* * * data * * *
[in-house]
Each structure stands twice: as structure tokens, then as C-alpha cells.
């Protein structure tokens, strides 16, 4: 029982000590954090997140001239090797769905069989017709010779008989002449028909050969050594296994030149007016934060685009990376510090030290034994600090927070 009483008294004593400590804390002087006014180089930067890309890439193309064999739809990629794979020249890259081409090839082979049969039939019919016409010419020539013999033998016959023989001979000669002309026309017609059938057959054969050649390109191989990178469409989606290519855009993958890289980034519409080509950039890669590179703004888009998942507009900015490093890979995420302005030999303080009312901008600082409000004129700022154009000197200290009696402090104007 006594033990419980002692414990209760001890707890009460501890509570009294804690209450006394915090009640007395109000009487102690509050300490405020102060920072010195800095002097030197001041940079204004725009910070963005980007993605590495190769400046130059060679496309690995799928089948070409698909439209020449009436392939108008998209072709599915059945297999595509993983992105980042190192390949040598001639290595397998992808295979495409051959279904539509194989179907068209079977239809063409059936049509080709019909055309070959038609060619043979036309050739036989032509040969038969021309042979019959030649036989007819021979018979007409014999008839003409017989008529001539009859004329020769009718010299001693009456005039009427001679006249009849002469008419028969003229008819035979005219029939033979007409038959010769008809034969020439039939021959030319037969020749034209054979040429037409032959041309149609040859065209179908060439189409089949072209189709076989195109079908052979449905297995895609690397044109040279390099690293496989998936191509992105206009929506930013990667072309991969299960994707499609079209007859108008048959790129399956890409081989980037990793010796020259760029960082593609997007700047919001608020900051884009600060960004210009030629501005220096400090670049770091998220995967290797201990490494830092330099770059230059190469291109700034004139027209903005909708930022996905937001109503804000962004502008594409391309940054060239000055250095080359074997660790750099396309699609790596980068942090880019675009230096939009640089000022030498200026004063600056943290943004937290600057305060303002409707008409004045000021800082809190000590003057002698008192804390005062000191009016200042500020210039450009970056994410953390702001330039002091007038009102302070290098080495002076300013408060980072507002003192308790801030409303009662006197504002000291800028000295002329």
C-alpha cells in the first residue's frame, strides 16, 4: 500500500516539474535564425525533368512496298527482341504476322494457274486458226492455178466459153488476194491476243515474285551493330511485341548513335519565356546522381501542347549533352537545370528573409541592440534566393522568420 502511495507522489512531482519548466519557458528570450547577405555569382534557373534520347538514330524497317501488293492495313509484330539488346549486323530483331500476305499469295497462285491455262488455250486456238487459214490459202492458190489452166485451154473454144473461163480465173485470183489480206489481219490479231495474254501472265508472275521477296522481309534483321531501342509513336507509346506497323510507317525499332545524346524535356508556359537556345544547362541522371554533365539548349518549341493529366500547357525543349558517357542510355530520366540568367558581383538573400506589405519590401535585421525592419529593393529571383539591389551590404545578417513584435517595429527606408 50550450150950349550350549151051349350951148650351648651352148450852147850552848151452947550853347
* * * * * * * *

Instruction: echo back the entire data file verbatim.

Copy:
[in-house]
Each structure stands twice: as structure tokens, then as C-alpha cells.
């Protein structure tokens, strides 16, 4: 029982000590954090997140001239090797769905069989017709010779008989002449028909050969050594296994030149007016934060685009990376510090030290034994600090927070 009483008294004593400590804390002087006014180089930067890309890439193309064999739809990629794979020249890259081409090839082979049969039939019919016409010419020539013999033998016959023989001979000669002309026309017609059938057959054969050649390109191989990178469409989606290519855009993958890289980034519409080509950039890669590179703004888009998942507009900015490093890979995420302005030999303080009312901008600082409000004129700022154009000197200290009696402090104007 006594033990419980002692414990209760001890707890009460501890509570009294804690209450006394915090009640007395109000009487102690509050300490405020102060920072010195800095002097030197001041940079204004725009910070963005980007993605590495190769400046130059060679496309690995799928089948070409698909439209020449009436392939108008998209072709599915059945297999595509993983992105980042190192390949040598001639290595397998992808295979495409051959279904539509194989179907068209079977239809063409059936049509080709019909055309070959038609060619043979036309050739036989032509040969038969021309042979019959030649036989007819021979018979007409014999008839003409017989008529001539009859004329020769009718010299001693009456005039009427001679006249009849002469008419028969003229008819035979005219029939033979007409038959010769008809034969020439039939021959030319037969020749034209054979040429037409032959041309149609040859065209179908060439189409089949072209189709076989195109079908052979449905297995895609690397044109040279390099690293496989998936191509992105206009929506930013990667072309991969299960994707499609079209007859108008048959790129399956890409081989980037990793010796020259760029960082593609997007700047919001608020900051884009600060960004210009030629501005220096400090670049770091998220995967290797201990490494830092330099770059230059190469291109700034004139027209903005909708930022996905937001109503804000962004502008594409391309940054060239000055250095080359074997660790750099396309699609790596980068942090880019675009230096939009640089000022030498200026004063600056943290943004937290600057305060303002409707008409004045000021800082809190000590003057002698008192804390005062000191009016200042500020210039450009970056994410953390702001330039002091007038009102302070290098080495002076300013408060980072507002003192308790801030409303009662006197504002000291800028000295002329």
C-alpha cells in the first residue's frame, strides 16, 4: 500500500516539474535564425525533368512496298527482341504476322494457274486458226492455178466459153488476194491476243515474285551493330511485341548513335519565356546522381501542347549533352537545370528573409541592440534566393522568420 502511495507522489512531482519548466519557458528570450547577405555569382534557373534520347538514330524497317501488293492495313509484330539488346549486323530483331500476305499469295497462285491455262488455250486456238487459214490459202492458190489452166485451154473454144473461163480465173485470183489480206489481219490479231495474254501472265508472275521477296522481309534483321531501342509513336507509346506497323510507317525499332545524346524535356508556359537556345544547362541522371554533365539548349518549341493529366500547357525543349558517357542510355530520366540568367558581383538573400506589405519590401535585421525592419529593393529571383539591389551590404545578417513584435517595429527606408 50550450150950349550350549151051349350951148650351648651352148450852147850552848151452947550853347